These legal barriers now arguably removed, coupled with IRS agents who have been being educated and empowered since at least 2015 to pursue additional penalties against marijuana businesses in connection with their payment of federal tax – “if not required, to apply the Sec. 6662 penalty for all asserted underpayments of tax” – create the perfect conditions for a storm of accuracy-related penalties against marijuana businesses for underpayment of federal tax under IRC section 6662(a).
IV. “Welcome to Cannabis, Now Lawyer Up”
Clients are more likely to avoid an accuracy-based penalty by demonstrating they made a reasonable attempt to comply with the Code (either by their own actions or vicariously through sufficient and reasonable reliance on a tax professional), and therefore should not be viewed as negligent.
Thus, it is critical for cannabis businesses following the guidance first set forth in Californians Helping To Alleviate Medical Problems, Inc. v. Commissioner of Internal Revenue (128 T.C. 173 (T.C. 2007), 20795-05) to work with their attorneys and accountants to establish, maintain, and substantiate the existence of a non-trafficking trade or business. (Note: Ensure you comply with all state laws regarding permissible businesses to be taking place by, at the location of, and/or in tandem with licensed marijuana businesses.) Proper business structures and accounting procedures which accurately and correctly allocate expenses between the trade or business of marijuana “trafficking” and the other trade or business, are critical. Without these, the IRS is enabled to dig in to your business(es), re-allocate expenses against your interest, and assess substantial penalties against you for the pleasure thereof – potentially business-ending penalties, such as the $1.9 million tax bill imposed against Vapor Room (discussed above).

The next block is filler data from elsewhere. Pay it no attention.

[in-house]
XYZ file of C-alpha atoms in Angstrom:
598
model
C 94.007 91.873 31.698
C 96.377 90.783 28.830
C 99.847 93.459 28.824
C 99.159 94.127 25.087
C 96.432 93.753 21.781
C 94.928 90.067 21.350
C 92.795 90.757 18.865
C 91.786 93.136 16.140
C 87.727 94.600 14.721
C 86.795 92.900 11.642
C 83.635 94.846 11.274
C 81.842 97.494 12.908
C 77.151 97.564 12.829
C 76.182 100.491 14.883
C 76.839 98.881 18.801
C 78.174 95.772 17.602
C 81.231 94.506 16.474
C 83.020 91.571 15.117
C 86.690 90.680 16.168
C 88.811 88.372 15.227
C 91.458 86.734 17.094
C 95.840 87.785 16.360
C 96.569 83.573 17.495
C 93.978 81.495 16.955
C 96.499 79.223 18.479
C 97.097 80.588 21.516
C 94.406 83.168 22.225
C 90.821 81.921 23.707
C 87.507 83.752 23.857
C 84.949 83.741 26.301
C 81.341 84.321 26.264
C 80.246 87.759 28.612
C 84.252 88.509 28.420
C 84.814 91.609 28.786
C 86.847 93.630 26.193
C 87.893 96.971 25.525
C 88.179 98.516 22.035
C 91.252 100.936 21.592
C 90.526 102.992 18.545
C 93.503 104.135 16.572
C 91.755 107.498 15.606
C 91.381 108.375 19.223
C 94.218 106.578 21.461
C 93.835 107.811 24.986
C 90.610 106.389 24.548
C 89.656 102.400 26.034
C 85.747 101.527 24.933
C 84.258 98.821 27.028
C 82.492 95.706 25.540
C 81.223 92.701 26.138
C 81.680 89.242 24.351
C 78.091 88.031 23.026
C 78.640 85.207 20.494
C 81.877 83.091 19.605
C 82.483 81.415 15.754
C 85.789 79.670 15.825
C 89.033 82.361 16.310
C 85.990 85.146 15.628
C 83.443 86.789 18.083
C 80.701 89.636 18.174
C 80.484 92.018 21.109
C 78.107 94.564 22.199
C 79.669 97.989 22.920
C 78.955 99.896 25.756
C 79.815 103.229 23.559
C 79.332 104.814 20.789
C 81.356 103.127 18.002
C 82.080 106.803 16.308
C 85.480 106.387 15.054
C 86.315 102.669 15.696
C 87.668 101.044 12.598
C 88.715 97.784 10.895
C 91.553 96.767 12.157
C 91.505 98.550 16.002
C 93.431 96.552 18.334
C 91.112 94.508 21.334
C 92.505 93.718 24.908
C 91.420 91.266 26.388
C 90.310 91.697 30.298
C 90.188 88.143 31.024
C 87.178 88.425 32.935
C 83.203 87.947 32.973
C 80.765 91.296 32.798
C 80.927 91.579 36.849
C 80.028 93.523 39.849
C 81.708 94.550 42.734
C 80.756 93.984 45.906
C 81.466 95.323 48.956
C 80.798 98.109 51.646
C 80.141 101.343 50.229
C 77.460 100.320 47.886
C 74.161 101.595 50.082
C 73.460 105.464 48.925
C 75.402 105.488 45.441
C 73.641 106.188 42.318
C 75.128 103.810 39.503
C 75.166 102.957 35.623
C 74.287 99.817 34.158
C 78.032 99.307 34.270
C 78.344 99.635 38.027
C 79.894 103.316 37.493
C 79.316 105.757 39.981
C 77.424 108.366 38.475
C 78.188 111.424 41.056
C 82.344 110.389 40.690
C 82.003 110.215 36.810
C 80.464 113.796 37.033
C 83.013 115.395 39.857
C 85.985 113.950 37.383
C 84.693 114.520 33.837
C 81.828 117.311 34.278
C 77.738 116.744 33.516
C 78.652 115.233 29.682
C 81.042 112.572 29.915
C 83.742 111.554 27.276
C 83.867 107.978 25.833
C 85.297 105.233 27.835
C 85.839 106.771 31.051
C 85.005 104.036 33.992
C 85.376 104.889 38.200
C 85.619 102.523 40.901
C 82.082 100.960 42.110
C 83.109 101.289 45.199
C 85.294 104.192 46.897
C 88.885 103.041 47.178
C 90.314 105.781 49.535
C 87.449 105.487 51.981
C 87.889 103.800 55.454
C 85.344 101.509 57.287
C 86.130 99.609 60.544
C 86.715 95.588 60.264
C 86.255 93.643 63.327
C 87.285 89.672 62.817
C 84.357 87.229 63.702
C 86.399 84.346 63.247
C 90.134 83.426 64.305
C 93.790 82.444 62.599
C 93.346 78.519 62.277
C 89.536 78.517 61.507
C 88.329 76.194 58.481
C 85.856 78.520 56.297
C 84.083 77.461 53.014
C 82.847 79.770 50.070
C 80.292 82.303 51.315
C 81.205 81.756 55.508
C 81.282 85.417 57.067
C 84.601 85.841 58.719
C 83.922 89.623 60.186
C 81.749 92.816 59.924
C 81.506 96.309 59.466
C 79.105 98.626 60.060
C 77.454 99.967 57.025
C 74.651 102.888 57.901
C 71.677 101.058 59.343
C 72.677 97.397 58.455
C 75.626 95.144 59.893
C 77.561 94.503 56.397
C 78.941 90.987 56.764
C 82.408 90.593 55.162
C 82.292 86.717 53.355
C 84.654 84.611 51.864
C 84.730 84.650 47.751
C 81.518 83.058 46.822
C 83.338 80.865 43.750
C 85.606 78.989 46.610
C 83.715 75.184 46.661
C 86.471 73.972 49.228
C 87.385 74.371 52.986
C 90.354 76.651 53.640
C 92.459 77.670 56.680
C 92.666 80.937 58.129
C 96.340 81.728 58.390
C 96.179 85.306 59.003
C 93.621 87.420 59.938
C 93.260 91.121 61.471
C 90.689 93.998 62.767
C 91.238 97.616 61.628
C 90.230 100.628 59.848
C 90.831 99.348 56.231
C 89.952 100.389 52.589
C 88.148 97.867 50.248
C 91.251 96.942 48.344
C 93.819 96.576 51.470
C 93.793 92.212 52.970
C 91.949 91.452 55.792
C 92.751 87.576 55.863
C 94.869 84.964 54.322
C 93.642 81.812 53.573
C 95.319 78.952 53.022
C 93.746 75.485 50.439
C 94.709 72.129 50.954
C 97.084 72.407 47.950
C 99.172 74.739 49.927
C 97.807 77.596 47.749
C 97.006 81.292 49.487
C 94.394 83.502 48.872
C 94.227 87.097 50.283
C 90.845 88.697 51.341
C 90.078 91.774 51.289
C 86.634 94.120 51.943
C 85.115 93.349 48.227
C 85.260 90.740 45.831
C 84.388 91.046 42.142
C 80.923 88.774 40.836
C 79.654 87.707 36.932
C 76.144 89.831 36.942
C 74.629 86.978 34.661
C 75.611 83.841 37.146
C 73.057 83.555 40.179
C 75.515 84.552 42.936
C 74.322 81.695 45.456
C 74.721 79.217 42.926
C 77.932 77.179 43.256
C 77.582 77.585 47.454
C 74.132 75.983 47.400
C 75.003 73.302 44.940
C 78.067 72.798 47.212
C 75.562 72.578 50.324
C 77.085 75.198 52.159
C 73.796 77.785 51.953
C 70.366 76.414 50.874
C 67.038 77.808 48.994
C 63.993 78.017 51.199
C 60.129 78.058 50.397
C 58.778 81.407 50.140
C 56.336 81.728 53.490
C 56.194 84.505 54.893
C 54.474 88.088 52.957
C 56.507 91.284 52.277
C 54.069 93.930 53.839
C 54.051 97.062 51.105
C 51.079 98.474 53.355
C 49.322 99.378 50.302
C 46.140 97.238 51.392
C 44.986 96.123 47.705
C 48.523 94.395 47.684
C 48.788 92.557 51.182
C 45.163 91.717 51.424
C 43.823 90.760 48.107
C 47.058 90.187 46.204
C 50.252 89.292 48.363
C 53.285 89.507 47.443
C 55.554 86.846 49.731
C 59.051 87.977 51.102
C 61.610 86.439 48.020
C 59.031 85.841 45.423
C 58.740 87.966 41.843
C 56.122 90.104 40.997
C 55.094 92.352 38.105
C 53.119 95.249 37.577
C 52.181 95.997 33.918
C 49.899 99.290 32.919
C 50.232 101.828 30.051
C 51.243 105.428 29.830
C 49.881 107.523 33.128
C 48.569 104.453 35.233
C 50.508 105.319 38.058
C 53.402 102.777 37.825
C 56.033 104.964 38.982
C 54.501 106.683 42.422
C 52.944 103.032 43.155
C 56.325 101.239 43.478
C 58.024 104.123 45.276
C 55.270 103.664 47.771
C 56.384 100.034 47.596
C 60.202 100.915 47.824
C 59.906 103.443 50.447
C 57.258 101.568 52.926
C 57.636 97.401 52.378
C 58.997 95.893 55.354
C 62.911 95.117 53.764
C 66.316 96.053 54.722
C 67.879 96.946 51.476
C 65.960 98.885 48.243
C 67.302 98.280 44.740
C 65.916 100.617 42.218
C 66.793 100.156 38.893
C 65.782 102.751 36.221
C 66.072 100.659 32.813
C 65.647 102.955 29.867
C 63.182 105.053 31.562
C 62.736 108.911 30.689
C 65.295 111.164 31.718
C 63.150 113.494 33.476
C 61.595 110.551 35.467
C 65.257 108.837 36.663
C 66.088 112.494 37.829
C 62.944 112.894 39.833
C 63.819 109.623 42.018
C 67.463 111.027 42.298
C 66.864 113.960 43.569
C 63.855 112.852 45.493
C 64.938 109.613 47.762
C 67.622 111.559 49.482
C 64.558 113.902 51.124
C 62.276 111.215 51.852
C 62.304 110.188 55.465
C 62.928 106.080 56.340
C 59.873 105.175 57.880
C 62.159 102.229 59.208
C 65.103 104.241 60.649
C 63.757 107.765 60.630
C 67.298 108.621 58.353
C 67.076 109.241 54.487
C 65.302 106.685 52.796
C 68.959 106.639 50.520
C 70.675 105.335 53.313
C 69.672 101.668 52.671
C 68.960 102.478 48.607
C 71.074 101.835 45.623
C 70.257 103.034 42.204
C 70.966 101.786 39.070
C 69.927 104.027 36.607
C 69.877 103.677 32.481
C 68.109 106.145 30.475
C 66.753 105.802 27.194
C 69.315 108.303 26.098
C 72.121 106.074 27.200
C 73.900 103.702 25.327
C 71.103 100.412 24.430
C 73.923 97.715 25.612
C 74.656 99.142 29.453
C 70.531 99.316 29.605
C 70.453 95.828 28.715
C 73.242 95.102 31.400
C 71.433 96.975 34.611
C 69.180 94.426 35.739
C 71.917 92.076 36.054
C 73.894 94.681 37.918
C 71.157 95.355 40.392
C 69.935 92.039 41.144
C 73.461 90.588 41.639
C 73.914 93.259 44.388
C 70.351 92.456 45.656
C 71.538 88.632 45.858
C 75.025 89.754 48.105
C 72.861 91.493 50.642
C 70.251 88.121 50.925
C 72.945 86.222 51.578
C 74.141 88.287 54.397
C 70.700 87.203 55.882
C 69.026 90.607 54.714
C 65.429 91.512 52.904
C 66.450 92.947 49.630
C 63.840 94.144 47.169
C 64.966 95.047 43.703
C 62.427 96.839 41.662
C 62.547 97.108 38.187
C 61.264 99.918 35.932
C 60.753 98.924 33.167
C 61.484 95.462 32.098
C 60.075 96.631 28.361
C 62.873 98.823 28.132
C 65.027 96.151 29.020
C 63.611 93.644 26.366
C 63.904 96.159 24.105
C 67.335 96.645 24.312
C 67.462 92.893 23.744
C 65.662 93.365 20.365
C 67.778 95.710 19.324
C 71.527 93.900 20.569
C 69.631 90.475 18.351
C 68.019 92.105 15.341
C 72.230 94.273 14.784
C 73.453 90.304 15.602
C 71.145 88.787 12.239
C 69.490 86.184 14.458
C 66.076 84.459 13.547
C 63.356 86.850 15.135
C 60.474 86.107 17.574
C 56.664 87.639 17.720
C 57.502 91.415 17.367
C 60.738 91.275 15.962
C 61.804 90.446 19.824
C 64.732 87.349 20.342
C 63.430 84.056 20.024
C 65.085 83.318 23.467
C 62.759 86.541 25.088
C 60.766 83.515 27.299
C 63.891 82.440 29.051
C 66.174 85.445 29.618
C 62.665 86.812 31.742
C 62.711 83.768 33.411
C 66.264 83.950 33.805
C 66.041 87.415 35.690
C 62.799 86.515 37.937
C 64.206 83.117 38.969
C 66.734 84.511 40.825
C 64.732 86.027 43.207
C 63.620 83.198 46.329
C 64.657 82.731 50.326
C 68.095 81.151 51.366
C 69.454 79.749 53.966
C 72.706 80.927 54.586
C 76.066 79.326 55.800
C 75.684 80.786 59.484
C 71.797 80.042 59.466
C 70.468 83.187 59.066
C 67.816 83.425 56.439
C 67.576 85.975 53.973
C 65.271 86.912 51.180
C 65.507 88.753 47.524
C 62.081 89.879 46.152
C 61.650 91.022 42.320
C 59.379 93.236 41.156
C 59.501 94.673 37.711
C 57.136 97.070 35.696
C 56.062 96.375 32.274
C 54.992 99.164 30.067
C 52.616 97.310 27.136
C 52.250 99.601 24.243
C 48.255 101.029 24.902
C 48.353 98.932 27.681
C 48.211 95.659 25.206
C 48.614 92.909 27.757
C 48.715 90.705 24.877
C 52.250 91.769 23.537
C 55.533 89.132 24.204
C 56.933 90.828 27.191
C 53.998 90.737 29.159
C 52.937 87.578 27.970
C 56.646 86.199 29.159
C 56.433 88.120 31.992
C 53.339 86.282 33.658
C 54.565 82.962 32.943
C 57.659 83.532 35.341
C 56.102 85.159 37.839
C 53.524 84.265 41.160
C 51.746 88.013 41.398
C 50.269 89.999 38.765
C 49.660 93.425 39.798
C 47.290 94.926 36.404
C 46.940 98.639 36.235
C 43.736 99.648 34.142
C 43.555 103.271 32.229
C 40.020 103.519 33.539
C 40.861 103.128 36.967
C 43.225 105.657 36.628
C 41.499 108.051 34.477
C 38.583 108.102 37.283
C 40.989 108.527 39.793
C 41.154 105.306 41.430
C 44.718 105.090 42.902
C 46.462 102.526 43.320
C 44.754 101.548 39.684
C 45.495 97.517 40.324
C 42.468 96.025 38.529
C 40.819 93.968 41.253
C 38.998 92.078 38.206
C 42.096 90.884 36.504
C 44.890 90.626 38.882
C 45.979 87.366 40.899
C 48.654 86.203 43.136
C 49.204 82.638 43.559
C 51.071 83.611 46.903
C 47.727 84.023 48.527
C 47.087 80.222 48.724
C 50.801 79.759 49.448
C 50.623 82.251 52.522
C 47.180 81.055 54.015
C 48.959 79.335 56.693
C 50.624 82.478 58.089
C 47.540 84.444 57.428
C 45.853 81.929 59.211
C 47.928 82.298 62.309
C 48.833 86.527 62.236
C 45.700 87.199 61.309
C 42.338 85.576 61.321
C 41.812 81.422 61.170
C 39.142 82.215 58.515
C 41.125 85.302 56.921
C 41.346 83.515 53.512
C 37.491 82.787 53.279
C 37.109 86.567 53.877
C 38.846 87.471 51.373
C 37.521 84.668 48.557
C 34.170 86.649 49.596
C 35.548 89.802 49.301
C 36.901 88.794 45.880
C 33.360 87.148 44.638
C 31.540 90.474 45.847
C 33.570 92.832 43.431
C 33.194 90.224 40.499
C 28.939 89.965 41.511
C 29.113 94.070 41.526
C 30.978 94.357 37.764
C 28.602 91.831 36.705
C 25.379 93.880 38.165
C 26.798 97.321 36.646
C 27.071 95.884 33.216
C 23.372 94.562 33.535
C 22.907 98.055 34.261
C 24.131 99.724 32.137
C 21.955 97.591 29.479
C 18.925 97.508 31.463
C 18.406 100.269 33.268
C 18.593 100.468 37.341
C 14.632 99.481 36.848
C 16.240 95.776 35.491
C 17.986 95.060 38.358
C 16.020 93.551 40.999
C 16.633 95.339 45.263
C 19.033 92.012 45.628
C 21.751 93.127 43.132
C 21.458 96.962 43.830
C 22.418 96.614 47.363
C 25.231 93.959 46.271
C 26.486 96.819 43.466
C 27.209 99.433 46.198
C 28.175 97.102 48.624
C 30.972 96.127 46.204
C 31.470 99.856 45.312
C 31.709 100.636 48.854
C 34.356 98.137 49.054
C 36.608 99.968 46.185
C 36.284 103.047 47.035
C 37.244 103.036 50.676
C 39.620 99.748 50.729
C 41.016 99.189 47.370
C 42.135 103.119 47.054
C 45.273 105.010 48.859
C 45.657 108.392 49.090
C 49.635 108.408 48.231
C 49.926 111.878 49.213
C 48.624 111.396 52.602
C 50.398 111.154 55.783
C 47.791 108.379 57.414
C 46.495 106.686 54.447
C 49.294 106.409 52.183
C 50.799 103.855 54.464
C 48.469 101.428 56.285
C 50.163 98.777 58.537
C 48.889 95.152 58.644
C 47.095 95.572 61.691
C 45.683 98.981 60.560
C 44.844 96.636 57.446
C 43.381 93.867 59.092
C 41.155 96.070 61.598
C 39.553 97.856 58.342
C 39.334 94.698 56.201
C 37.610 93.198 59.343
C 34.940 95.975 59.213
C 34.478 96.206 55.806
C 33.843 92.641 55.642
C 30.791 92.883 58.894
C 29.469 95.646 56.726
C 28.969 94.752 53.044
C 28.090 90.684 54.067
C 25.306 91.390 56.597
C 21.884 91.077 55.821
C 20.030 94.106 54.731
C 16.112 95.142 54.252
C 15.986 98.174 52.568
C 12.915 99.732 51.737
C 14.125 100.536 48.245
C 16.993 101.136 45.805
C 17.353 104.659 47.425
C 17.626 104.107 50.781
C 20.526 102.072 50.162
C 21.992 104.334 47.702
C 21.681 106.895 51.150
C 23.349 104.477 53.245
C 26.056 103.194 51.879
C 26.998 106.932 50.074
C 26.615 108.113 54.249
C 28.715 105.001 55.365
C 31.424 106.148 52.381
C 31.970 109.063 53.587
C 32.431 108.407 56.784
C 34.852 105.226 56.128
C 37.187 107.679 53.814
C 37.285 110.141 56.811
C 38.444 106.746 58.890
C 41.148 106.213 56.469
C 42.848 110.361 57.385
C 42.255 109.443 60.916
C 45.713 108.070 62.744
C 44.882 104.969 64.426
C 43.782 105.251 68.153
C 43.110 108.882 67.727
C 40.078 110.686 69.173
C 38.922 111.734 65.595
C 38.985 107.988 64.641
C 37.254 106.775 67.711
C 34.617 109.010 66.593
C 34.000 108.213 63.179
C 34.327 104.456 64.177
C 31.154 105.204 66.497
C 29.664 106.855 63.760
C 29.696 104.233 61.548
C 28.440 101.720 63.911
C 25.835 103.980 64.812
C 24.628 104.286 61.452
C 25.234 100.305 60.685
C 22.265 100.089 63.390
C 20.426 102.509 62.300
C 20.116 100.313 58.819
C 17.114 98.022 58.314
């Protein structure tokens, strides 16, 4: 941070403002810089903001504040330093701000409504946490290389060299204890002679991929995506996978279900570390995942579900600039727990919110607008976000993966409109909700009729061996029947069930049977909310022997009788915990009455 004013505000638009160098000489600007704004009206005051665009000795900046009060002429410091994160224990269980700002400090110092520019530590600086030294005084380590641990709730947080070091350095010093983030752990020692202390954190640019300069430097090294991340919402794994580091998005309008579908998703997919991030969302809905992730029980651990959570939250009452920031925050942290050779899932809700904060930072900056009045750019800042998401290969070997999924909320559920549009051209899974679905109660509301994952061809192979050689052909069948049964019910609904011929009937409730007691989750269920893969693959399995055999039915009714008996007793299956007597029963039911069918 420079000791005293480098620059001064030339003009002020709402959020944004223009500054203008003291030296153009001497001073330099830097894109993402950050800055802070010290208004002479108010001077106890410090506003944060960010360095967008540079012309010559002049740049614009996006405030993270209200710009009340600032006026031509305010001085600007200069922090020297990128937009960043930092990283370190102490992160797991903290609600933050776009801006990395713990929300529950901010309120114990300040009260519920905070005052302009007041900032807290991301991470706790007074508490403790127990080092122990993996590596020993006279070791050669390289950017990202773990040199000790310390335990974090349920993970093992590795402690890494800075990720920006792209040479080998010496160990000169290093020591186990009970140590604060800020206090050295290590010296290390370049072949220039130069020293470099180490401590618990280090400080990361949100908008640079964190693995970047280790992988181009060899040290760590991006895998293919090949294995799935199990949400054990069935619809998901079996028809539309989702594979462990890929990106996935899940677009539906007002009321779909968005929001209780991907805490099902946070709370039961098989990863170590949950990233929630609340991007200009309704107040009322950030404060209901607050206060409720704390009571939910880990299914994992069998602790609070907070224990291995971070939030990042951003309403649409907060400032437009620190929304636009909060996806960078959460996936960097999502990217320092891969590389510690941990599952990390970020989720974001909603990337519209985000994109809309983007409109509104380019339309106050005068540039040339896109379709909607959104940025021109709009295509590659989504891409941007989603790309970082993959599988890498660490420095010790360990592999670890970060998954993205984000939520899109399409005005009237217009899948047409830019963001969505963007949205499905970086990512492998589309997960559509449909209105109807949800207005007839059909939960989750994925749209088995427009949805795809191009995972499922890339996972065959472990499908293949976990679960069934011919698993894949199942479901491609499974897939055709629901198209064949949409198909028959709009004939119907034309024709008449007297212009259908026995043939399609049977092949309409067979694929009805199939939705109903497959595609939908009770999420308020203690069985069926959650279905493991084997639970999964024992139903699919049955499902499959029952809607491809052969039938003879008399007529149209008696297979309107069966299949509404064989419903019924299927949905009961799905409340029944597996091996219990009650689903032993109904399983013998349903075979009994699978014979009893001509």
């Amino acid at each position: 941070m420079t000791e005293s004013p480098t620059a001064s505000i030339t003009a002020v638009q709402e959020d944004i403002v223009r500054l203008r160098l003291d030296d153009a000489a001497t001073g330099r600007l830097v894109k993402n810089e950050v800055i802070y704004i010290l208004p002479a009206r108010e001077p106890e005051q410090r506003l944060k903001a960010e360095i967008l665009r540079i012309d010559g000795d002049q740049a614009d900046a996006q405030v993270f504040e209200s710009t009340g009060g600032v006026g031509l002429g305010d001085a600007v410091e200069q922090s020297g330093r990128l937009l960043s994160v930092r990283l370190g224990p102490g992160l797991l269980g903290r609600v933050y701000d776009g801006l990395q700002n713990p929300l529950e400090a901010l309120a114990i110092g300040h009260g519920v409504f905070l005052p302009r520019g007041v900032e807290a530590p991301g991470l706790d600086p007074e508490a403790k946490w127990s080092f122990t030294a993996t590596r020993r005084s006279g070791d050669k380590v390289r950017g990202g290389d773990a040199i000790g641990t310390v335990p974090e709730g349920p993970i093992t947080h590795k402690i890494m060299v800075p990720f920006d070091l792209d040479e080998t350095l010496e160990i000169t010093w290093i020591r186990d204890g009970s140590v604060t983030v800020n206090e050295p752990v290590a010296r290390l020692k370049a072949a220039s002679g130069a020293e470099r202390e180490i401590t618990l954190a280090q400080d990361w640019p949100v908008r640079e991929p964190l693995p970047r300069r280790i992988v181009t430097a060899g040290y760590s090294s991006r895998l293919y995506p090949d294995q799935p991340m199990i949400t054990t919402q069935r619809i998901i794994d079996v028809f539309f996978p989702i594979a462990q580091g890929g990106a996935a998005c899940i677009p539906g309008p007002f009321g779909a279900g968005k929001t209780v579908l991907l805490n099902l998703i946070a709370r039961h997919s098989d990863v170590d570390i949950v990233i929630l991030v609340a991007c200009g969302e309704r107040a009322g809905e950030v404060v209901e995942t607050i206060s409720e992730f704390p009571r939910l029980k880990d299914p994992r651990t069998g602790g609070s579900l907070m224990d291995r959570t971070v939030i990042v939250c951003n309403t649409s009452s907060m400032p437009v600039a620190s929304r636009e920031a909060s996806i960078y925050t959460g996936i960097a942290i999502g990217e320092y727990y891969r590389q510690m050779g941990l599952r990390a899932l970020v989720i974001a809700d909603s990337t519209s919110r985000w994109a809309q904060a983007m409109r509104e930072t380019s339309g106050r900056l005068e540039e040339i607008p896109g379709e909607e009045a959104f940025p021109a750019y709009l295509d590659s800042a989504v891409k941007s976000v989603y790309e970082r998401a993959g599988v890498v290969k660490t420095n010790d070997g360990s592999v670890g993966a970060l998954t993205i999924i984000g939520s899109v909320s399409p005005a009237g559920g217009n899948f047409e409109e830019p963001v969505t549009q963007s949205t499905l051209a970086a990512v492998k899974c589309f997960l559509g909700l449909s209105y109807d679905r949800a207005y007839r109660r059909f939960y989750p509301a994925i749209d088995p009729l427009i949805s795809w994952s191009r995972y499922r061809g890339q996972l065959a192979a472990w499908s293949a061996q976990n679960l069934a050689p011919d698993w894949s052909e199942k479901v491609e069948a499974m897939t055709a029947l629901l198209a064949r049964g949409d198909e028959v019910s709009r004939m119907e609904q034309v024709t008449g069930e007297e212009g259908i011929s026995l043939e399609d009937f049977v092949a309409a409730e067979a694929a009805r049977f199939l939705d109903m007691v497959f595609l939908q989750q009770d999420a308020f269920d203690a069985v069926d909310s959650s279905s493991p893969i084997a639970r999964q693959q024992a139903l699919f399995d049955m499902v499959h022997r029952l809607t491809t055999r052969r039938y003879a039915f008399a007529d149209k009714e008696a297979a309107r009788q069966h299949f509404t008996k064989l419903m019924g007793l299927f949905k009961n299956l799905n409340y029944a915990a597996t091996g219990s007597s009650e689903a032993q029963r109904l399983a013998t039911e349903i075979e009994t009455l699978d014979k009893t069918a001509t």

It is also advisable for all marijuana businesses to maintain records for all expenses, even those that are not legally deductible at the federal level. This is because good, well-organized records not only make it easier to prepare and substantiate an accurate (and even advantageous) tax return, track expenses, help provide answers if a return is selected for examination, and to help avoid an independently authorized penalty under 6662(a) for failure “to keep adequate books and records.”
Contact Heidi Urness Law, PLLC with your tax and accounting questions, other issues affecting your marijuana or hemp business, and any other cannabis-related issues.
Attribution: By Heidi Urness, Attorney at Heidi Urness Law, PLLC